Containers

Checking for containment.

The list we saw is a container type: its purpose is to hold other objects. We can ask python whether or not a container contains a particular item:

"Dog" in ["Cat", "Dog", "Horse"]
True
"Bird" in ["Cat", "Dog", "Horse"]
False
2 in range(5)
True
99 in range(5)
False

Mutability

A list can be modified:

name = "James Philip John Hetherington".split(" ")
print(name)
['James', 'Philip', 'John', 'Hetherington']
name[0] = "Dr"
name[1:3] = ["Griffiths-"]
name.append("PhD")

print(" ".join(name))
Dr Griffiths- Hetherington PhD

Tuples

A tuple is an immutable sequence. It is like a list, except it cannot be changed. It is defined with round brackets.

x = (0,)
type(x)
tuple
my_tuple = ("Hello", "World")
my_tuple[0] = "Goodbye"
---------------------------------------------------------------------------
TypeError                                 Traceback (most recent call last)
Input In [8], in <cell line: 2>()
      1 my_tuple = ("Hello", "World")
----> 2 my_tuple[0] = "Goodbye"

TypeError: 'tuple' object does not support item assignment
type(my_tuple)
tuple

str is immutable too:

fish = "Hake"
fish[0] = "R"
---------------------------------------------------------------------------
TypeError                                 Traceback (most recent call last)
Input In [10], in <cell line: 2>()
      1 fish = "Hake"
----> 2 fish[0] = "R"

TypeError: 'str' object does not support item assignment

But note that container reassignment is moving a label, not changing an element:

fish = "Rake"  ## OK!

Supplementary material: Try the online memory visualiser for this one.

Memory and containers

The way memory works with containers can be important:

x = list(range(3))
x
[0, 1, 2]
y = x
y
[0, 1, 2]
z = x[0:3]
y[1] = "Gotcha!"
x
[0, 'Gotcha!', 2]
y
[0, 'Gotcha!', 2]
z
[0, 1, 2]
z[2] = "Really?"
x
[0, 'Gotcha!', 2]
y
[0, 'Gotcha!', 2]
z
[0, 1, 'Really?']

Supplementary material: This one works well at the memory visualiser.

The explanation: While y is a second label on the same object, z is a separate object with the same data. Writing x[:] creates a new list containing all the elements of x (remember: [:] is equivalent to [0:<last>]). This is the case whenever we take a slice from a list, not just when taking all the elements with [:].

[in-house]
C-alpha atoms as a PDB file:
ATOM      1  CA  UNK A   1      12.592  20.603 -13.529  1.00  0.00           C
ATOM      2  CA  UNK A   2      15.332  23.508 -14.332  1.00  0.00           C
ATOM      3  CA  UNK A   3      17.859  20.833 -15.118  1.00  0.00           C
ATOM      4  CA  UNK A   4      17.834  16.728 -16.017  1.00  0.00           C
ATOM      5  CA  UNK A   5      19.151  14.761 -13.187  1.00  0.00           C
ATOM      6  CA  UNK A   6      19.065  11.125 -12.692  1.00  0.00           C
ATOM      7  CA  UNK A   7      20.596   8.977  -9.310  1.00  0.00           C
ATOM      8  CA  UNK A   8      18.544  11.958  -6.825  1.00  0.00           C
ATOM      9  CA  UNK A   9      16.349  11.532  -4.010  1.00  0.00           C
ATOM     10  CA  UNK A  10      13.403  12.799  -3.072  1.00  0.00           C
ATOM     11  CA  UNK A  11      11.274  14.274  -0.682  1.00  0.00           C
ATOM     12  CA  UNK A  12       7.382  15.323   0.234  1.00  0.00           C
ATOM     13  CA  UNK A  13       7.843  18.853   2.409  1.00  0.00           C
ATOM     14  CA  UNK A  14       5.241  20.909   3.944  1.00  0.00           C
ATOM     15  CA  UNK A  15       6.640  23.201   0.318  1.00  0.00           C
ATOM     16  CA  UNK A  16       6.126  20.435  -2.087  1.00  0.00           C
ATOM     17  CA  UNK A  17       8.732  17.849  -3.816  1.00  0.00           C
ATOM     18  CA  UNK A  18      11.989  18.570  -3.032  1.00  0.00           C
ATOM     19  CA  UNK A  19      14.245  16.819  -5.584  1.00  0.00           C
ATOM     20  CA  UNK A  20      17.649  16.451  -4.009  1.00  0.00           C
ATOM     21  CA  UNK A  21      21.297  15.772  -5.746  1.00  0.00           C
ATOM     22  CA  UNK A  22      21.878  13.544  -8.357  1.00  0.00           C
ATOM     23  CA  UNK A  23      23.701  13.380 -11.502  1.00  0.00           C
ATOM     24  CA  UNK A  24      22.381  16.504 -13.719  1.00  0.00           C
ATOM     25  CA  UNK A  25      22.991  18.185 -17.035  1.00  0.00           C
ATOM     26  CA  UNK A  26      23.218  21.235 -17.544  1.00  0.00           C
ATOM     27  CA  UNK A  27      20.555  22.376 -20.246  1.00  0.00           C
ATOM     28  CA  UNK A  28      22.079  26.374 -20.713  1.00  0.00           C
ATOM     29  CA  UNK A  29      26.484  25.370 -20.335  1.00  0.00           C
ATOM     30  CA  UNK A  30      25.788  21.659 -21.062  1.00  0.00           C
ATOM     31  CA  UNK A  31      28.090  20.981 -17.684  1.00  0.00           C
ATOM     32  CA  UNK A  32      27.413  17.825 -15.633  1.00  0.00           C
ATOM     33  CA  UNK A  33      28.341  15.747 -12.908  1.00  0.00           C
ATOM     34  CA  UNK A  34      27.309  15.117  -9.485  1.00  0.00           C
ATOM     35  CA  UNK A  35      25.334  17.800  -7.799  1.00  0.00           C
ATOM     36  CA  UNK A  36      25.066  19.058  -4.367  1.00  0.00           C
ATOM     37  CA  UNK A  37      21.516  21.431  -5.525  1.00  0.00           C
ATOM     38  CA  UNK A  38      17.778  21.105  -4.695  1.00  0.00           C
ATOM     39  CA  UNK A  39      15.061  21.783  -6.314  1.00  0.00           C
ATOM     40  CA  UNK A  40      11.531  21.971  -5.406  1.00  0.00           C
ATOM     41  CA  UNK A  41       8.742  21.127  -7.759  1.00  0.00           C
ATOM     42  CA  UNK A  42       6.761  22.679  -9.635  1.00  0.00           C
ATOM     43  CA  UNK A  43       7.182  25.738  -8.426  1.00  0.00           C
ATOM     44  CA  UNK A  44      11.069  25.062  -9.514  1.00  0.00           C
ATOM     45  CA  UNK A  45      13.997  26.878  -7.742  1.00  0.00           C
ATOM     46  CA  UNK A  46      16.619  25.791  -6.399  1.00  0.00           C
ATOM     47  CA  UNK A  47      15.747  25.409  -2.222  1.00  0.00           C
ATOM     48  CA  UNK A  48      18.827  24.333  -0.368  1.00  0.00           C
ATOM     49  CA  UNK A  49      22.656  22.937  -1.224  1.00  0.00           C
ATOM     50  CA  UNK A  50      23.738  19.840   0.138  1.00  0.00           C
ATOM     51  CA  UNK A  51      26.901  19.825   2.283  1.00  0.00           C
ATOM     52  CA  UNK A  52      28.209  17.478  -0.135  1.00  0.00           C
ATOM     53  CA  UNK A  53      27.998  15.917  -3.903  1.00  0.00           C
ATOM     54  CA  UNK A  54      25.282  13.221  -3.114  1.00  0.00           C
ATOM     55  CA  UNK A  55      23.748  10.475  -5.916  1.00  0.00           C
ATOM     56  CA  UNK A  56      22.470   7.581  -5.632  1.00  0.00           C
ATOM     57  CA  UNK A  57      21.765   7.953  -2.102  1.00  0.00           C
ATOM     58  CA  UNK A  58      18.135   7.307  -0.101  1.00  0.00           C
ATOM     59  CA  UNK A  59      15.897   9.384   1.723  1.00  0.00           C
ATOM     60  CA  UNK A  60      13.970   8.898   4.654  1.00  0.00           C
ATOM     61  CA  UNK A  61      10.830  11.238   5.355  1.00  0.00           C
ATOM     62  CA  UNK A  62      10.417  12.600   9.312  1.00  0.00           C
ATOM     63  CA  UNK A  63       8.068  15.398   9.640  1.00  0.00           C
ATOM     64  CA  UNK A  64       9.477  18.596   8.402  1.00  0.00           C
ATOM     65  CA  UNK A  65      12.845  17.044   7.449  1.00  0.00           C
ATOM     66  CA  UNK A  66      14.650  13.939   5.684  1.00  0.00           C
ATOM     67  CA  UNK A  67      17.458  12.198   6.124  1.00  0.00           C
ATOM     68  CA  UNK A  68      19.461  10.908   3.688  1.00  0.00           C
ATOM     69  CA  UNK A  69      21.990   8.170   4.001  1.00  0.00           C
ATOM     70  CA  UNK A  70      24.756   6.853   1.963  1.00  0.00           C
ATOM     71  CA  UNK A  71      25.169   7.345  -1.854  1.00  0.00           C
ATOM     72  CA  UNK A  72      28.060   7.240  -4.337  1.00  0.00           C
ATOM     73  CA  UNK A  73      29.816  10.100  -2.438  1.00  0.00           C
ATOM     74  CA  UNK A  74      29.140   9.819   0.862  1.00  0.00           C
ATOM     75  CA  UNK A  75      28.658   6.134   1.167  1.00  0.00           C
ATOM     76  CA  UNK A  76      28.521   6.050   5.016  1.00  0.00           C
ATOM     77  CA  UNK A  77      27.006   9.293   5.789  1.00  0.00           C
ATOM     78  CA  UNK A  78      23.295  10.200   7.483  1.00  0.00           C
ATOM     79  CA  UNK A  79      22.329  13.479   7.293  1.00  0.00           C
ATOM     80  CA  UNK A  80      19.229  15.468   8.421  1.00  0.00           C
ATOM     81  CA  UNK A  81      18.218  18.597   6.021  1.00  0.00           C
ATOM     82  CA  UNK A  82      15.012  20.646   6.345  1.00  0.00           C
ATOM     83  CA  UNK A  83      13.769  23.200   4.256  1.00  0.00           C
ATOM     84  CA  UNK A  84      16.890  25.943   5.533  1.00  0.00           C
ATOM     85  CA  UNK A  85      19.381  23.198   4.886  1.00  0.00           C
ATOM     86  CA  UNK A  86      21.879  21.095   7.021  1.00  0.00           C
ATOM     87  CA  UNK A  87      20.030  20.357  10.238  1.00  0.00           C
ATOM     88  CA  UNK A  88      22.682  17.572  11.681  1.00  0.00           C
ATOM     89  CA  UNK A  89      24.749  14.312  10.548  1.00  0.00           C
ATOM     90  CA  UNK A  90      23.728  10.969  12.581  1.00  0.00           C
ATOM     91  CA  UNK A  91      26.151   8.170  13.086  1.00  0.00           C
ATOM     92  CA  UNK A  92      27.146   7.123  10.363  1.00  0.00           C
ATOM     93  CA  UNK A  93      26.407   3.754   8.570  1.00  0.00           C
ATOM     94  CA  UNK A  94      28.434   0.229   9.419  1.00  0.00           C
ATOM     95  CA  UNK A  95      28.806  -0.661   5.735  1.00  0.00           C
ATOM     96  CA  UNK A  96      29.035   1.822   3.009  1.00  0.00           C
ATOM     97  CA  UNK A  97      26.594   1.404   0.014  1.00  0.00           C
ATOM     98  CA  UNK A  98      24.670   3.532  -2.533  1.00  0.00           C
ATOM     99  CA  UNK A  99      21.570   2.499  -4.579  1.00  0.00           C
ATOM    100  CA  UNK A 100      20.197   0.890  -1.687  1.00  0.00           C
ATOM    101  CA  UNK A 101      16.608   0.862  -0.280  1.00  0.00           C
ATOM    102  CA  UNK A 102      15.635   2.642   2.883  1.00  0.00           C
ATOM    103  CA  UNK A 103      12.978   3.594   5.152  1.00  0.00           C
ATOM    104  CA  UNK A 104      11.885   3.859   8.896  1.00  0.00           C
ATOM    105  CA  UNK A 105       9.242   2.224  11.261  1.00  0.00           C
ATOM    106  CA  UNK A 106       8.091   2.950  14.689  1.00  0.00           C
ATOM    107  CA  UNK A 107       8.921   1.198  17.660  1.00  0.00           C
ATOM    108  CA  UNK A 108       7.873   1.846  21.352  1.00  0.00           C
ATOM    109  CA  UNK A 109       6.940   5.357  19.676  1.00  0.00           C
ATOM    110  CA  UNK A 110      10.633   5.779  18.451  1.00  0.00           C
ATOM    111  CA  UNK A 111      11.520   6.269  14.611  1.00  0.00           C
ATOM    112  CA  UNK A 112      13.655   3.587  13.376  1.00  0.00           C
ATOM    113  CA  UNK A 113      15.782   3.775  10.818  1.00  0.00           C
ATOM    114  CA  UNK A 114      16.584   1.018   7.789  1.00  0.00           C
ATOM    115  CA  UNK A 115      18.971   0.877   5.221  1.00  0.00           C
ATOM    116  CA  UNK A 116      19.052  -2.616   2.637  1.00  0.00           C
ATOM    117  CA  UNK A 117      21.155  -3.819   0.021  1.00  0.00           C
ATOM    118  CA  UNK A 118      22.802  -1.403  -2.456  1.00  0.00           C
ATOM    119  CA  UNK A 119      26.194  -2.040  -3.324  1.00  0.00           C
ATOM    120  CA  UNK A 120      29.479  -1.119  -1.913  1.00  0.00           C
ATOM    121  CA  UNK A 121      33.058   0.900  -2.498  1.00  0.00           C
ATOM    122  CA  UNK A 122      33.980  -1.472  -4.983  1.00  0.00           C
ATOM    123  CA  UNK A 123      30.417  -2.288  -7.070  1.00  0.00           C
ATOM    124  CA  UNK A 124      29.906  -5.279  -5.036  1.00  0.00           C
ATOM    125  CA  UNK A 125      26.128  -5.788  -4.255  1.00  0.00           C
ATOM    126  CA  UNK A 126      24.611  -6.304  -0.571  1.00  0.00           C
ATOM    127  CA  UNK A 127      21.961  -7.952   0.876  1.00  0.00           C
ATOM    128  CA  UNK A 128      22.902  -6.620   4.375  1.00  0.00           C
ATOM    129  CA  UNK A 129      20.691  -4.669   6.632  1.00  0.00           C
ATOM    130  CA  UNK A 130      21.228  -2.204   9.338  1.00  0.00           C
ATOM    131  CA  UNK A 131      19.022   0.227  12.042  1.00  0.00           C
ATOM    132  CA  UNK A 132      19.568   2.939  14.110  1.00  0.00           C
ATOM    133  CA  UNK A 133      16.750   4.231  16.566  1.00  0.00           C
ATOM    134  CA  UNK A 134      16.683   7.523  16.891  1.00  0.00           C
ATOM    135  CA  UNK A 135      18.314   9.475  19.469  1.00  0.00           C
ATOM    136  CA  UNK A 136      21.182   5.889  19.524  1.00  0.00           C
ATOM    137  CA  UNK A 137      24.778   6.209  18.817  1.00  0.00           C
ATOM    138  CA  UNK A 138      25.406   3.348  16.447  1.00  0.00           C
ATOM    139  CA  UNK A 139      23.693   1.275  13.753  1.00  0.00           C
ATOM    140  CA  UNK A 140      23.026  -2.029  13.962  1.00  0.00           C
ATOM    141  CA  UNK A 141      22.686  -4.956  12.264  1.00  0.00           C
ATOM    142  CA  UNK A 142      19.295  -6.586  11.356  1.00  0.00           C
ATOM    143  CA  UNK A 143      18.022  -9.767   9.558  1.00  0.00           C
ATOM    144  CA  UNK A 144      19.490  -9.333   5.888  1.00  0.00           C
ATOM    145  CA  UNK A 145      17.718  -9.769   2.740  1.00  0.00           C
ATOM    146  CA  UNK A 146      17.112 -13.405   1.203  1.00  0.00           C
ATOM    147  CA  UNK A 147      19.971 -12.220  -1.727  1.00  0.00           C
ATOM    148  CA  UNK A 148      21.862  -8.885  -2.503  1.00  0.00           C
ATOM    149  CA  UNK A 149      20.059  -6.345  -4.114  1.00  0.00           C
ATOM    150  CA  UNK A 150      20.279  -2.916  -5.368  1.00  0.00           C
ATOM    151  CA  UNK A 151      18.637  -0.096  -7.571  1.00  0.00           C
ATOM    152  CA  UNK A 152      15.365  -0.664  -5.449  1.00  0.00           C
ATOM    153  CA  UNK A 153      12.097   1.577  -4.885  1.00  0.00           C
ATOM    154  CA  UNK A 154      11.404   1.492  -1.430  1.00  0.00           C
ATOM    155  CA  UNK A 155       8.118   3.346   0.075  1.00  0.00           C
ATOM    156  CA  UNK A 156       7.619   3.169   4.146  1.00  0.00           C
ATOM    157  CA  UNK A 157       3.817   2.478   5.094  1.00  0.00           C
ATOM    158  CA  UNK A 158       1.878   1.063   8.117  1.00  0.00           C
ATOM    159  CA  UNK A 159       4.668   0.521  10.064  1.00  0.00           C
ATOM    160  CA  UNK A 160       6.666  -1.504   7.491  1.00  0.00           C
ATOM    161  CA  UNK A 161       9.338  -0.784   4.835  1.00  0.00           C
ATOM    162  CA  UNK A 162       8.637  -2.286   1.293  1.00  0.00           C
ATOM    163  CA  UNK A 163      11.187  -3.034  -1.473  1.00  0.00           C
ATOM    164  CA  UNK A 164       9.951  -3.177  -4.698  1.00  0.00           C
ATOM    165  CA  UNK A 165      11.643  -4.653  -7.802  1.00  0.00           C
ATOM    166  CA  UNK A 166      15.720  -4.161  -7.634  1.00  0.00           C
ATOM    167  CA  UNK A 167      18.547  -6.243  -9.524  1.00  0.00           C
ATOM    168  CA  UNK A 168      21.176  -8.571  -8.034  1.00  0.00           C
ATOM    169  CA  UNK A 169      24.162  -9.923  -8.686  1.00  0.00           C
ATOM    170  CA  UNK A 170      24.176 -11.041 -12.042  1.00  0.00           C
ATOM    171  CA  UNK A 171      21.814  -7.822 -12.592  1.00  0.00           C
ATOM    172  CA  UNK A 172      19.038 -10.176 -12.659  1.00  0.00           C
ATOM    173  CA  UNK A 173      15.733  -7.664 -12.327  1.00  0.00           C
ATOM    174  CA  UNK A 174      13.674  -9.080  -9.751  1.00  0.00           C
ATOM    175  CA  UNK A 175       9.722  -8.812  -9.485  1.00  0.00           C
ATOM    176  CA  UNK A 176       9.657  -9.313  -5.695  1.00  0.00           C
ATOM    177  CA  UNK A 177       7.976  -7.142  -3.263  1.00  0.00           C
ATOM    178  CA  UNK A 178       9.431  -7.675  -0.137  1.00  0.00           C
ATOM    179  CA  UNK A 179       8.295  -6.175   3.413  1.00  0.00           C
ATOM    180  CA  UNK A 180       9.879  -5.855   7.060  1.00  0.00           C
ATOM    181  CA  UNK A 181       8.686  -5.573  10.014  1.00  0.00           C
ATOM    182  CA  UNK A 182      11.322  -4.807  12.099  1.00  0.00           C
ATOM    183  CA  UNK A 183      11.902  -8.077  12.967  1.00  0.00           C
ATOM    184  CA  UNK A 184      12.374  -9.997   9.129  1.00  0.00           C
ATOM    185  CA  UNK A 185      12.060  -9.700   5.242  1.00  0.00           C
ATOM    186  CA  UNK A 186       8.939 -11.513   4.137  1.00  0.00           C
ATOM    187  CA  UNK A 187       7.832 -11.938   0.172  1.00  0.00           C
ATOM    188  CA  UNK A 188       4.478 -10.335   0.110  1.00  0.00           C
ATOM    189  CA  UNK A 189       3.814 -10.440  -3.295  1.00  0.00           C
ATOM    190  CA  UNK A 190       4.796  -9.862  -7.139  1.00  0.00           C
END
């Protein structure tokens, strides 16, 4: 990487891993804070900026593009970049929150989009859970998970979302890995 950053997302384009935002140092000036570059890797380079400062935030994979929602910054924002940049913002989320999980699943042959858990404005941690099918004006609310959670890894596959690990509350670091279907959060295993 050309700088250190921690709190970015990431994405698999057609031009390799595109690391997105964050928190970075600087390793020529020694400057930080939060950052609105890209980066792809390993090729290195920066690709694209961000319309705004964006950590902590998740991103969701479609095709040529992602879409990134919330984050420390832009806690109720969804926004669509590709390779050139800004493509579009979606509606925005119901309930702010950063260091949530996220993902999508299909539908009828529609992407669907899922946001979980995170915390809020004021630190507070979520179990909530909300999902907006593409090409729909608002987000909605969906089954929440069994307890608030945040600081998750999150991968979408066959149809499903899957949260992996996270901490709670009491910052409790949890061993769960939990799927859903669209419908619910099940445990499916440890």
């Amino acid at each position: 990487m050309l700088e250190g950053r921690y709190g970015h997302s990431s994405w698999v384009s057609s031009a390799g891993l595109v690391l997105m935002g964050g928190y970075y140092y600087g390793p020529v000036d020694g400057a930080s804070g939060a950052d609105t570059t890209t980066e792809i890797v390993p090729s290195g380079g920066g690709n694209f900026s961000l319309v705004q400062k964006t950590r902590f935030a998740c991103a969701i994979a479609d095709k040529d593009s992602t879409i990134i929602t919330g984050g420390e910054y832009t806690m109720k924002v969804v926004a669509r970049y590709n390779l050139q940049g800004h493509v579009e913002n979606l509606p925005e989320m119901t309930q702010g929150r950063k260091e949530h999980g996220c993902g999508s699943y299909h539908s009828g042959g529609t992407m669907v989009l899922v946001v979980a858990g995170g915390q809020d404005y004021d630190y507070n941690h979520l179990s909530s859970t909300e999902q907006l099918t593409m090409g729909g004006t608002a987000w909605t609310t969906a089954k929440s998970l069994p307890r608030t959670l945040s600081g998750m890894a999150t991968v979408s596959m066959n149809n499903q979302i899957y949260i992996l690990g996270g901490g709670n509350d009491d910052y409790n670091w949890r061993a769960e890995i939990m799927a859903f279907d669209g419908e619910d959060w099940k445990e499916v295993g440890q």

The difference between y=x and z=x[:] is important!

Nested objects make it even more complicated:

x = [["a", "b"], "c"]
y = x
z = x[0:2]
x[0][1] = "d"
z[1] = "e"
x
[['a', 'd'], 'c']
y
[['a', 'd'], 'c']
z
[['a', 'd'], 'e']

Try the visualiser again.

Supplementary material: The copies that we make through slicing are called shallow copies: we don’t copy all the objects they contain, only the references to them. This is why the nested list in x[0] is not copied, so z[0] still refers to it. It is possible to actually create copies of all the contents, however deeply nested they are - this is called a deep copy. Python provides methods for that in its standard library, in the copy module. You can read more about that, as well as about shallow and deep copies, in the library reference.

Identity vs Equality

Having the same data is different from being the same actual object in memory:

[1, 2] == [1, 2]
True
[1, 2] is [1, 2]
False

The == operator checks, element by element, that two containers have the same data. The is operator checks that they are actually the same object.

But, and this point is really subtle, for immutables, the python language might save memory by reusing a single instantiated copy. This will always be safe.

"Hello" == "Hello"
True
"Hello" is "Hello"
<>:1: SyntaxWarning: "is" with a literal. Did you mean "=="?
<>:1: SyntaxWarning: "is" with a literal. Did you mean "=="?
/tmp/ipykernel_11877/3904443404.py:1: SyntaxWarning: "is" with a literal. Did you mean "=="?
  "Hello" is "Hello"
True

This can be useful in understanding problems like the one above:

x = range(3)
y = x
z = x[:]
x == y
True
x is y
True
x == z
True
x is z
False